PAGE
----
Luca Urlando was just over a second shy of his best time from earlier this year, but still a second ahead of the field as he took the win here in 1:54.92. Miles Smachlo dropped another second from his best time set in prelims, out-touching Nicolas Albiero 1:55.94 to 1:56.05. Albiero’s time was a best by over half a second.

Just 4 hundredths shy of the top 3 was Trenton Julian (ROSE), who shaved a tenth off his time in 1:56.09. Justin Wright (FORD) finished 8th tonight in 1:58.79. Wright swam this race for the USA last week at Worlds. His teammate, Brooks Fail (1:57.00) finished 6th behind Bowen Gough (1:56.65).

Though he scratched tonight, Tom Shields remains in the top 6 for national team consideration with his 1:56.12 from prelims. Urlando, Smachlo, Albiero, and Julian are also on that list.


  • World Record: Sarah Sjostrom (Sweden), 2017, 51.71
  • World Junior Record: Penny Oleksiak (Canada), 2016, 52.70
  • U.S. Open Record: Simone Manuel (USA), 2018, 52.54
  • Olympic Trials Cut: 56.29


  1. GOLD: Abbey Weitzeil (CAL), 53.18
  2. (TIE) SILVER: Erika Brown (TNAQ), 54.13
  3. (TIE) SILVER: Gretchen Walsh (NAC), 54.13

Abbey Weitzeil set a new best time in this event for the first time since 2016. Weitzeil dominated in 53.18, taking a tenth off her former best of 53.28 from 2016 Olympic Trials. Gretchen Walsh remains #3 all-time in the 15-16 age group. Erika Brown out-split her on the back half as they tied for 2nd place in 54.13. It was a best time for both swimmers.

Weitzeil is now 3rd in the U.S. rankings for 2019, while Brown and Walsh are in a tie for 5th.

Catie Deloof (UN) was just a tenth off the podium in a lifetime best 54.28. She user her back-half speed to out-touch Natalie Hinds (ABSC), who took 5th in 54.34. Hinds has now lowered her best time by over a full second this year. She returned to competition for her first long course meet since 2016 at the Pro Swim Series this year. Worlds team member Allison Schmitt was 6th in 54.81.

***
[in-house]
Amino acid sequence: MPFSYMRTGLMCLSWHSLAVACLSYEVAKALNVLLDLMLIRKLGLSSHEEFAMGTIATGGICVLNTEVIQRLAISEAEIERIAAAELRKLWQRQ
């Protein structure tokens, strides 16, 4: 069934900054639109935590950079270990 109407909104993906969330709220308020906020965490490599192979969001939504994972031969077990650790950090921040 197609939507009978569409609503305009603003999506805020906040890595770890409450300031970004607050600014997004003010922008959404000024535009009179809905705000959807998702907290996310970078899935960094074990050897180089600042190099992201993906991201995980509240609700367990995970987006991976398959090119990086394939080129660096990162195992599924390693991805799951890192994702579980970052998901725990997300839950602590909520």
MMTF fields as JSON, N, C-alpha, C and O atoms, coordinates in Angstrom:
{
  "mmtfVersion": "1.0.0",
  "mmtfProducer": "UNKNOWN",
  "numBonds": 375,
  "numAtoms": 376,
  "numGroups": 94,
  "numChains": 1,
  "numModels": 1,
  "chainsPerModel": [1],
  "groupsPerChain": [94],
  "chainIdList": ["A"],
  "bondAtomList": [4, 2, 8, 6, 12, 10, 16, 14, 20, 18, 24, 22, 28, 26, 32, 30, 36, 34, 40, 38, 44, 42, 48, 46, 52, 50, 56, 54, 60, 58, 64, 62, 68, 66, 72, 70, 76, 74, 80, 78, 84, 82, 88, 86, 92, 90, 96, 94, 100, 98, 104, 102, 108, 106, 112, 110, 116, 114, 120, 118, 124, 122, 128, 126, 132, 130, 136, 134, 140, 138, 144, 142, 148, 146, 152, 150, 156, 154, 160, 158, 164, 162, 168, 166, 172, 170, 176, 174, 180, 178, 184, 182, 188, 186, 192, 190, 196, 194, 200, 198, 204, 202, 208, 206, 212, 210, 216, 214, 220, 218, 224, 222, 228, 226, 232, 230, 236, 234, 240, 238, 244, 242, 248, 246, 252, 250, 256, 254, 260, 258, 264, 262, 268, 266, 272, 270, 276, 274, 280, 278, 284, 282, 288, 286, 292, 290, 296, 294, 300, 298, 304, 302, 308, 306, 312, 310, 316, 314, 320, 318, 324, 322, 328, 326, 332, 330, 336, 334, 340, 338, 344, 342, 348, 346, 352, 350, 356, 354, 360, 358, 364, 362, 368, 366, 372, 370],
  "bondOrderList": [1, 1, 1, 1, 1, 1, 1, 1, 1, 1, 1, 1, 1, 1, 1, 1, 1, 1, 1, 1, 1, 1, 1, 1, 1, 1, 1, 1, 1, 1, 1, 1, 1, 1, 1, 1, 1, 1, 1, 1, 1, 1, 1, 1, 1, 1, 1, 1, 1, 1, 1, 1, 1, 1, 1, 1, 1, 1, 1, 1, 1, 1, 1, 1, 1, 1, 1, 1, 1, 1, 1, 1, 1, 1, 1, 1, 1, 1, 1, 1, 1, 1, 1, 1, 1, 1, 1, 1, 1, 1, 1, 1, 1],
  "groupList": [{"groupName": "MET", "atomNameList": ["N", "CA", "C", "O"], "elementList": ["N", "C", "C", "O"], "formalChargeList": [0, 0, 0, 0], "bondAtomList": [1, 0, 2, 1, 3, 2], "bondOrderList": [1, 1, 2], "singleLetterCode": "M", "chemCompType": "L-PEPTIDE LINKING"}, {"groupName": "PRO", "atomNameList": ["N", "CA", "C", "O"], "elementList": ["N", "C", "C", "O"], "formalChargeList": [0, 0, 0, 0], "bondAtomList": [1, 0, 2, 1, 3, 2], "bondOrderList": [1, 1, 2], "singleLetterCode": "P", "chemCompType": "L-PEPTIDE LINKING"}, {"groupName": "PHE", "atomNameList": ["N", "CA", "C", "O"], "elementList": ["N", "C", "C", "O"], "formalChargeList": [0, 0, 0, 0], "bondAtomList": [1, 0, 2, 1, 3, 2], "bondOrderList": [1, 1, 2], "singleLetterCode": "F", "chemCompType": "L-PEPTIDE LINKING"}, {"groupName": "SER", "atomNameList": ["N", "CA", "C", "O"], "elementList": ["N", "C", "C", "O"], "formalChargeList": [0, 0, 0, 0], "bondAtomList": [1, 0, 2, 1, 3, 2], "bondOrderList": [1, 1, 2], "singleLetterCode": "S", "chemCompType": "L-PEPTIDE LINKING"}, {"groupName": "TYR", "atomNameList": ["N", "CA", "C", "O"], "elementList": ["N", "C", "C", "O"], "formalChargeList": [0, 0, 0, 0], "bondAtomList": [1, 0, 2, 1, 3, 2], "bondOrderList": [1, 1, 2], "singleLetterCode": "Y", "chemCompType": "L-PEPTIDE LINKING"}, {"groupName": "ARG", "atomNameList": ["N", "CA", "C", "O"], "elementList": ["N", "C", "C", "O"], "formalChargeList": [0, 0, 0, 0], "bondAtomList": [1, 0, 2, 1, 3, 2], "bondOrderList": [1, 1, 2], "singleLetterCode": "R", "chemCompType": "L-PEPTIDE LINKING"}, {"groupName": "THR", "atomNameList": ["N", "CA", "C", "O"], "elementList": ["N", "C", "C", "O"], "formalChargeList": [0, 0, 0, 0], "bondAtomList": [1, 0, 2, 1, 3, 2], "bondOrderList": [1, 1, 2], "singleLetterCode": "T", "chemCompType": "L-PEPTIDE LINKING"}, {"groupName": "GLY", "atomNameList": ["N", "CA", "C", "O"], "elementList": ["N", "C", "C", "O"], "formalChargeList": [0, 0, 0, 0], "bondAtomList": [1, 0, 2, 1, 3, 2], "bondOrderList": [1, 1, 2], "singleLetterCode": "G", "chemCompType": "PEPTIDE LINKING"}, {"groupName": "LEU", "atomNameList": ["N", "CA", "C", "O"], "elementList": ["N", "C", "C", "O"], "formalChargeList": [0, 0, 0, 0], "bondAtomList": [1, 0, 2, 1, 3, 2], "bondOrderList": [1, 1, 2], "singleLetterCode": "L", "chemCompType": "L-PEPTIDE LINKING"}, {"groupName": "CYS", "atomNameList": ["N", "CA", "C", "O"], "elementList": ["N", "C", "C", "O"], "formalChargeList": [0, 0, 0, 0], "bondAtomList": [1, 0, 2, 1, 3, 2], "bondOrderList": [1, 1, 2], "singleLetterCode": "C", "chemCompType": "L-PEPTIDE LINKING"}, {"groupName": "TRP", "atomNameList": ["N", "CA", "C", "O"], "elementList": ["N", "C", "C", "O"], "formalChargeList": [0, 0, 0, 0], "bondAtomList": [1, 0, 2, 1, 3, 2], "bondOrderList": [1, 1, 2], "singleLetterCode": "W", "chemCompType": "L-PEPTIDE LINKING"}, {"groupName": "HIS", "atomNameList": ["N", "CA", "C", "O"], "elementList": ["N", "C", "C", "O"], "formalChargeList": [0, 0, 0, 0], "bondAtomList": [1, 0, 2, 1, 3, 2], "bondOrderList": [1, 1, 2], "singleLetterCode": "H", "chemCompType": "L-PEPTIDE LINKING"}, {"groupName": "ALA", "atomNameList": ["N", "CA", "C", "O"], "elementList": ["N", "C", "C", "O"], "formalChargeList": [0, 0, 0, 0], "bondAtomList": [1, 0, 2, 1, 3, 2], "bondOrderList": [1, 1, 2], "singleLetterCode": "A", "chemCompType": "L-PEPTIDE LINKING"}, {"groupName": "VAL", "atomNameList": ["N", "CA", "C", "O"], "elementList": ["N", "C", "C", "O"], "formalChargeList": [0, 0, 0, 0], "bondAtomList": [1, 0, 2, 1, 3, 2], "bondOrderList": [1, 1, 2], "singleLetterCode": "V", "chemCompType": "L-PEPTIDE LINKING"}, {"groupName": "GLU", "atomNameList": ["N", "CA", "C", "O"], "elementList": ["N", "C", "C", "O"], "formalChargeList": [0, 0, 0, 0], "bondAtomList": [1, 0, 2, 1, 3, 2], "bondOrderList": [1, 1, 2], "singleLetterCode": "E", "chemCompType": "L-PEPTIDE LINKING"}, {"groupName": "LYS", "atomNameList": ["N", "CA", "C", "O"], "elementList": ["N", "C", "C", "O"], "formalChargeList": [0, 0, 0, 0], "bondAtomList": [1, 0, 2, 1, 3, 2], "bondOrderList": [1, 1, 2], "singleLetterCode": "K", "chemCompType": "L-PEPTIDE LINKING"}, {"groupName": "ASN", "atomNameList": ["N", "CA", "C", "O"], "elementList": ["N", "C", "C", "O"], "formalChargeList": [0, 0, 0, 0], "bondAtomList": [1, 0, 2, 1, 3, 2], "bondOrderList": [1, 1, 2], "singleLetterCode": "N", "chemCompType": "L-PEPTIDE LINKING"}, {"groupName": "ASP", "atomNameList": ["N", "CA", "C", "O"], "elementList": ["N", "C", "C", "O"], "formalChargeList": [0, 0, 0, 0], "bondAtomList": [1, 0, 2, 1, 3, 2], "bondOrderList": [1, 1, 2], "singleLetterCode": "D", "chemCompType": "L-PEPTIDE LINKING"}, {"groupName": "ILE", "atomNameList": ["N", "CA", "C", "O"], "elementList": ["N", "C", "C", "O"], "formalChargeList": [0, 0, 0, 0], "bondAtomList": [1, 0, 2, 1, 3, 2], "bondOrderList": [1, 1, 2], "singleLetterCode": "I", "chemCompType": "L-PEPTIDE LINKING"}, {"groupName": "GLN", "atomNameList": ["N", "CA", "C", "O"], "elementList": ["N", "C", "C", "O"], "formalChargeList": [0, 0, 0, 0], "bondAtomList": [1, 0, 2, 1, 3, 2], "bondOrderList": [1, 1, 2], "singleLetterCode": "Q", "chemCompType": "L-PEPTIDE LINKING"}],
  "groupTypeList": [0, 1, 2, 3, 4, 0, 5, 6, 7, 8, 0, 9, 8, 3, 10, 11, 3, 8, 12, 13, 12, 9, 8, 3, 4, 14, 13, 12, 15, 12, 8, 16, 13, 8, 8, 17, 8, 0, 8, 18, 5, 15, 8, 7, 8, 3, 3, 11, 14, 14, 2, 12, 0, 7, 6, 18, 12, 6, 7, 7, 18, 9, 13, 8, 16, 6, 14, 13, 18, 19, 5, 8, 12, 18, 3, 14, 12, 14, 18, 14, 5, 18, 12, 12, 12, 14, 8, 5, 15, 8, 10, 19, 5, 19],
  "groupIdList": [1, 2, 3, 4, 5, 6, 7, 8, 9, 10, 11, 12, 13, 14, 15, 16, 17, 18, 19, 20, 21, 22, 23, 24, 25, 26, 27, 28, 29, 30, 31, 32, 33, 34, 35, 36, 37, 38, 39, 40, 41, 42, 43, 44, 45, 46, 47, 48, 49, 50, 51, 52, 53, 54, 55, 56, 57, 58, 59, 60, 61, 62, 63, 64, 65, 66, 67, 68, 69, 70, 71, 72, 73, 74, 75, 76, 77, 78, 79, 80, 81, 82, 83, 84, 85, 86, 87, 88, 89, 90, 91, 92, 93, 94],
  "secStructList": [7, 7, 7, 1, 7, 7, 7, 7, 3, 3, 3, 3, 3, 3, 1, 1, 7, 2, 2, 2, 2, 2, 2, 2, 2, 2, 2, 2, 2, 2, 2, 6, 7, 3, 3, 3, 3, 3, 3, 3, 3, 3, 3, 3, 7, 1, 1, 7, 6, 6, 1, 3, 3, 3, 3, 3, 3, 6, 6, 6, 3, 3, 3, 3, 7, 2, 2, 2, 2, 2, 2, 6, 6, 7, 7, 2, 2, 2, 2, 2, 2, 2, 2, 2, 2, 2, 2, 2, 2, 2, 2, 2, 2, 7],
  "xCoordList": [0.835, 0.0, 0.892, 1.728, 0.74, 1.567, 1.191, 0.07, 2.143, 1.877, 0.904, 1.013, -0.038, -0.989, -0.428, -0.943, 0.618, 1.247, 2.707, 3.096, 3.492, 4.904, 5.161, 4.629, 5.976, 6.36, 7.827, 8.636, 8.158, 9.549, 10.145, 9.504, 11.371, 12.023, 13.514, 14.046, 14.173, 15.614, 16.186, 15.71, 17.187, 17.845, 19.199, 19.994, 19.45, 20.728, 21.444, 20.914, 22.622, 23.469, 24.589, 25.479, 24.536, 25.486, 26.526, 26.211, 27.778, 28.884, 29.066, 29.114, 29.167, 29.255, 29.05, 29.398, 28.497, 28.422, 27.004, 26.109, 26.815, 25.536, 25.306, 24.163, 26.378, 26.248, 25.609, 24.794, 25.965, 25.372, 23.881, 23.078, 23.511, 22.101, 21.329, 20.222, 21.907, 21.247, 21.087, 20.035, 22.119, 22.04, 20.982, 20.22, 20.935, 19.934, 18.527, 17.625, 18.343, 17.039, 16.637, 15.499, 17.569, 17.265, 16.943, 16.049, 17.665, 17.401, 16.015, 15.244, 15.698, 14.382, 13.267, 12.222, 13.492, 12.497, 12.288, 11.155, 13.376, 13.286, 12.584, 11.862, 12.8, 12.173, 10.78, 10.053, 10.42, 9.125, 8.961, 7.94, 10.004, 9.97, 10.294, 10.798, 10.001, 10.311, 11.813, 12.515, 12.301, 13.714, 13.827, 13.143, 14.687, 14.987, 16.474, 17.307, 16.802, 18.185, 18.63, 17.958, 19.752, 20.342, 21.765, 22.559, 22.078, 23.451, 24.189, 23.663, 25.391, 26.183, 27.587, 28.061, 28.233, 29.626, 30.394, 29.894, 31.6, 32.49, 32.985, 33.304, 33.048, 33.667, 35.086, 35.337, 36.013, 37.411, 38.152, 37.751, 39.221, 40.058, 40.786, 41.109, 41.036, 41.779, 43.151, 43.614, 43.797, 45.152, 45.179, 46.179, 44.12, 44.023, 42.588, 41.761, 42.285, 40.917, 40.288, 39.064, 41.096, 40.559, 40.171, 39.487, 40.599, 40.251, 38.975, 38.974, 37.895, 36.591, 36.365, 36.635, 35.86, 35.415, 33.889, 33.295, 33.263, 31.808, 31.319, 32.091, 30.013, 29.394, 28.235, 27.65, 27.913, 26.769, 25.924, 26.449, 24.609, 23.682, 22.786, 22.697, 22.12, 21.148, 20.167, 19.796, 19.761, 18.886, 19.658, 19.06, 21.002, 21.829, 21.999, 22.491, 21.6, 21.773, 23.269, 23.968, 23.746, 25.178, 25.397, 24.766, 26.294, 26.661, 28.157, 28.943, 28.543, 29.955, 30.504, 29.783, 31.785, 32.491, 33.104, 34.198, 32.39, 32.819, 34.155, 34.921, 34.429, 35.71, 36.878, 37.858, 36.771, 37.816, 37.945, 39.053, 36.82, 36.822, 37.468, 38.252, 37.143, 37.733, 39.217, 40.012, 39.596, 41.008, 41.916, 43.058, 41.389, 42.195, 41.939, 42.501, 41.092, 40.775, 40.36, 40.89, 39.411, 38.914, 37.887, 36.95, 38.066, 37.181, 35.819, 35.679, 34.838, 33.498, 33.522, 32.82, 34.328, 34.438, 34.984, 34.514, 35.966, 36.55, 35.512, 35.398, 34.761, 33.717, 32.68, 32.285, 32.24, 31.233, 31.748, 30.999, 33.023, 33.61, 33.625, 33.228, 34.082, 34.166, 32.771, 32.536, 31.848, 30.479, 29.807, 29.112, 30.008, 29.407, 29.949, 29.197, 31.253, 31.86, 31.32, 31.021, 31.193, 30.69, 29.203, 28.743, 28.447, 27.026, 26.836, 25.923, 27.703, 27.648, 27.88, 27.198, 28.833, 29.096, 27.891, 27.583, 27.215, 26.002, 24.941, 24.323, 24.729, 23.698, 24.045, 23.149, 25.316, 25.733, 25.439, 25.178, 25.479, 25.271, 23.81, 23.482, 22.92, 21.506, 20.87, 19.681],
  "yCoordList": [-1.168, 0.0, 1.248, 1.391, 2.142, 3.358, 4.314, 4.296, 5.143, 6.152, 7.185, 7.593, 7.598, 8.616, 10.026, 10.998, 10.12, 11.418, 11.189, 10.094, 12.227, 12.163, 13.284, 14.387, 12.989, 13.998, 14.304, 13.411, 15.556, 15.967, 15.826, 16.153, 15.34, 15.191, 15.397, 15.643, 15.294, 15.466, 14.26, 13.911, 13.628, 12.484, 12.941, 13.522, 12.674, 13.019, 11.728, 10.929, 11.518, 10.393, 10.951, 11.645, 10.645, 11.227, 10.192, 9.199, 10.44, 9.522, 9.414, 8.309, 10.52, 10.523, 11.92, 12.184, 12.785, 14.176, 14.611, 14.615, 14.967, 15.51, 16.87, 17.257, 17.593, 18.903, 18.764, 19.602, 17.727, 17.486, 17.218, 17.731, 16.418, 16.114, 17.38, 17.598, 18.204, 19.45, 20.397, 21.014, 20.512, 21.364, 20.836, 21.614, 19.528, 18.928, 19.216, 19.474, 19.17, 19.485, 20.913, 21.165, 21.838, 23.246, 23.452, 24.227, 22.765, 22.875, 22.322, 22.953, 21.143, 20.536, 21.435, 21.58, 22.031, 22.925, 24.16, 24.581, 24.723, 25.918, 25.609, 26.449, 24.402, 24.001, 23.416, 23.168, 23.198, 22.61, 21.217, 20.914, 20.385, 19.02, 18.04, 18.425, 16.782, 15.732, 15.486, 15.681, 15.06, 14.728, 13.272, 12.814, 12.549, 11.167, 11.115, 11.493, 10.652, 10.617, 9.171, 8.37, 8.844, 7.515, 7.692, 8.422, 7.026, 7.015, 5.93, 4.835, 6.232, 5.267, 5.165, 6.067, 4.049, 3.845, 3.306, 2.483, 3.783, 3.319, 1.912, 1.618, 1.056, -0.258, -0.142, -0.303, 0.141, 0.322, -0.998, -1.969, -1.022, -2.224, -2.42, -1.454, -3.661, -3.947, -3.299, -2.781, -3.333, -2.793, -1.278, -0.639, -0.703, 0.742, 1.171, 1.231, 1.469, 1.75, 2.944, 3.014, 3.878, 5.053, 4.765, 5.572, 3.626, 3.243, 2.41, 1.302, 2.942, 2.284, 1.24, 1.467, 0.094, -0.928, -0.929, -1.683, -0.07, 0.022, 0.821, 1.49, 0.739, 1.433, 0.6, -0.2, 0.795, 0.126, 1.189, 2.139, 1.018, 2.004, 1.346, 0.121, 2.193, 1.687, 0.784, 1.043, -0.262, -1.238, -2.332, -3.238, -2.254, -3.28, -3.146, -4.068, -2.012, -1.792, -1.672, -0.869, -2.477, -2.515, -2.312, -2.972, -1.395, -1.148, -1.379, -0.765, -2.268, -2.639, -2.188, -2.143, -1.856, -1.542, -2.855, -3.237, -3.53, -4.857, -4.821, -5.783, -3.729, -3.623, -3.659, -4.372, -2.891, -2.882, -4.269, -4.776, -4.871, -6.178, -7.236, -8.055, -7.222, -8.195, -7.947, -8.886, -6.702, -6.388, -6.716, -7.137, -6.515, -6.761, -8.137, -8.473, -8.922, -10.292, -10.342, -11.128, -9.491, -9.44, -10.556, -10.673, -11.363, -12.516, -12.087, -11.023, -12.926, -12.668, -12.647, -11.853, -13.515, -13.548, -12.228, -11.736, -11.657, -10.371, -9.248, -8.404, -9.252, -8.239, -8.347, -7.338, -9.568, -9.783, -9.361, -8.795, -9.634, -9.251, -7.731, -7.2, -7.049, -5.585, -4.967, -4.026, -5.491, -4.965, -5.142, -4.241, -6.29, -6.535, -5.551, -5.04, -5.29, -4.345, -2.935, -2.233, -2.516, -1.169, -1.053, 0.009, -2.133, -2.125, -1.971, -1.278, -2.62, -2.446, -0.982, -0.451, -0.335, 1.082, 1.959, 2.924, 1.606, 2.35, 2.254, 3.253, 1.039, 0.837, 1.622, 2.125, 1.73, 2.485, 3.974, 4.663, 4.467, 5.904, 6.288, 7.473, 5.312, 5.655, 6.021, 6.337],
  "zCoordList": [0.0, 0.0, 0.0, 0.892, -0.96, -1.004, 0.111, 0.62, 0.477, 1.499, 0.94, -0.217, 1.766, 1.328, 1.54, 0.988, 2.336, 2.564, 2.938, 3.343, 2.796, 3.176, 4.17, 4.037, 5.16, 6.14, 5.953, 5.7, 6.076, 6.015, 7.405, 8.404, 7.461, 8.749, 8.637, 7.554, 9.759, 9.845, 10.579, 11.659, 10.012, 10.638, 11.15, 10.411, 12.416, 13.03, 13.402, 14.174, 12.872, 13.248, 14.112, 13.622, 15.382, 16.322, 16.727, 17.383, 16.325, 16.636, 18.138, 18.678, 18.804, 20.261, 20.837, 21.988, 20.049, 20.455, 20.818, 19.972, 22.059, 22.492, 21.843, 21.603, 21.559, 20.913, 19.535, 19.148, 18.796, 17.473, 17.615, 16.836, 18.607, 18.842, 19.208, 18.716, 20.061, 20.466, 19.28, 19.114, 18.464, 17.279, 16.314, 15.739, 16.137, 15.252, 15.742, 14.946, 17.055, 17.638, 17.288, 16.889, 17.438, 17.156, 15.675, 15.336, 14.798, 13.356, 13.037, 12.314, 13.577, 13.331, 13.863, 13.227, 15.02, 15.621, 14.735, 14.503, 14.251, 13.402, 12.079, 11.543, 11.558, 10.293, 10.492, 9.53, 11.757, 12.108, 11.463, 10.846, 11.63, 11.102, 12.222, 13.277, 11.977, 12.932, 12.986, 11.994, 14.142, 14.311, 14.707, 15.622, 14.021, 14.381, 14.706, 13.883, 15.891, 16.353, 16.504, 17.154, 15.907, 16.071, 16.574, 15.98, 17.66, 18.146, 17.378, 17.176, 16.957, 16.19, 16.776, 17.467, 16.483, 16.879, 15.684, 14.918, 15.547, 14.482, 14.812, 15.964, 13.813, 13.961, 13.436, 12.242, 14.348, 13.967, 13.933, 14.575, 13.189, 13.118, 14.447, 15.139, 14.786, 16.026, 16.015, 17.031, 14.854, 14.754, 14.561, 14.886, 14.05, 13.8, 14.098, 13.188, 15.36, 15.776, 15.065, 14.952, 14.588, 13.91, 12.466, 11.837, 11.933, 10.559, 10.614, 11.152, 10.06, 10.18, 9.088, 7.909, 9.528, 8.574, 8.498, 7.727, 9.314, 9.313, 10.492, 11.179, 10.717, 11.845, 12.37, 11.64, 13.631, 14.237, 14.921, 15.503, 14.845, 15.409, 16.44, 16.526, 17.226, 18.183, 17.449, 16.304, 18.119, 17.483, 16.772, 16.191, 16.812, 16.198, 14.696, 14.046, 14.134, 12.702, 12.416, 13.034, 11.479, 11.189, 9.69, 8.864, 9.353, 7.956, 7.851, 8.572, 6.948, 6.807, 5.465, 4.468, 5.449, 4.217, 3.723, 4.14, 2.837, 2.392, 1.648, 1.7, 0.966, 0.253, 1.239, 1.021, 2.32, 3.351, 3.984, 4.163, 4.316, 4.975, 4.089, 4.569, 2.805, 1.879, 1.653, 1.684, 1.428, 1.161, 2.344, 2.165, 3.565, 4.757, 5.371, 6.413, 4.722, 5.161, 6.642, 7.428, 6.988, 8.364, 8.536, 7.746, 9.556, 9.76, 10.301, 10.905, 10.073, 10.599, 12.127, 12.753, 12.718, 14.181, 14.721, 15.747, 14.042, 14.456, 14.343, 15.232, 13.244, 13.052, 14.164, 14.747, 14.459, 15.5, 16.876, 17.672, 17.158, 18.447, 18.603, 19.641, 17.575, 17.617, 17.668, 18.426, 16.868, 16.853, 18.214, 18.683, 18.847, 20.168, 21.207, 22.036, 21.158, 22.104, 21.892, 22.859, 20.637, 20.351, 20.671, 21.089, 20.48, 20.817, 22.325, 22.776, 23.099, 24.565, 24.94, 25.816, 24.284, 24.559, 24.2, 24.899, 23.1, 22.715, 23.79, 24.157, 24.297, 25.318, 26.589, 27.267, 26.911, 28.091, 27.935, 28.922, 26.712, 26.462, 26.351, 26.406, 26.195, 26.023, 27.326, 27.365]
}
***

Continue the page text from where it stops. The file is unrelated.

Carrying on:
• World Record: Cesar Cielo (Brazil), 2009, 46.91
  • World Junior Record: Kyle Chalmers, 2016, 47.58
  • U.S. Open Record: Ryan Held, 2019, 47.43
  • Olympic Trials Cut: 50.49


  1. GOLD: Ryan Held (NYAC), 47.39
  2. SILVER: Maxime Rooney (PLS), 47.61
  3. BRONZE: Tate Jackson (UN), 47.88

Olympian Ryan Held lowered the U.S. Open Record again tonight. After shattering his best time in prelims, he clipped by a few hundredths to win the title in 47.39. Like Weitzeil, Held swam his best time in the event today for the first time since 2016 Olympic Trials.

Maxime Rooney and Tate Jackson, now training partners at Texas, both lowered their bests from prelims as well. Rooney hit the wall 2nd in 47.61 and Jackson was close behind for 3rd in 47.88. All 3 men broke 48 for the first time today. Another man currently training at Texas, Dean Farris (HARV), was just off the podium with a lifetime best 48.07. Held, Rooney, and Jackson are in the top 6 in terms of national team rankings. Farris missed the top 6 by just 6 hundredths.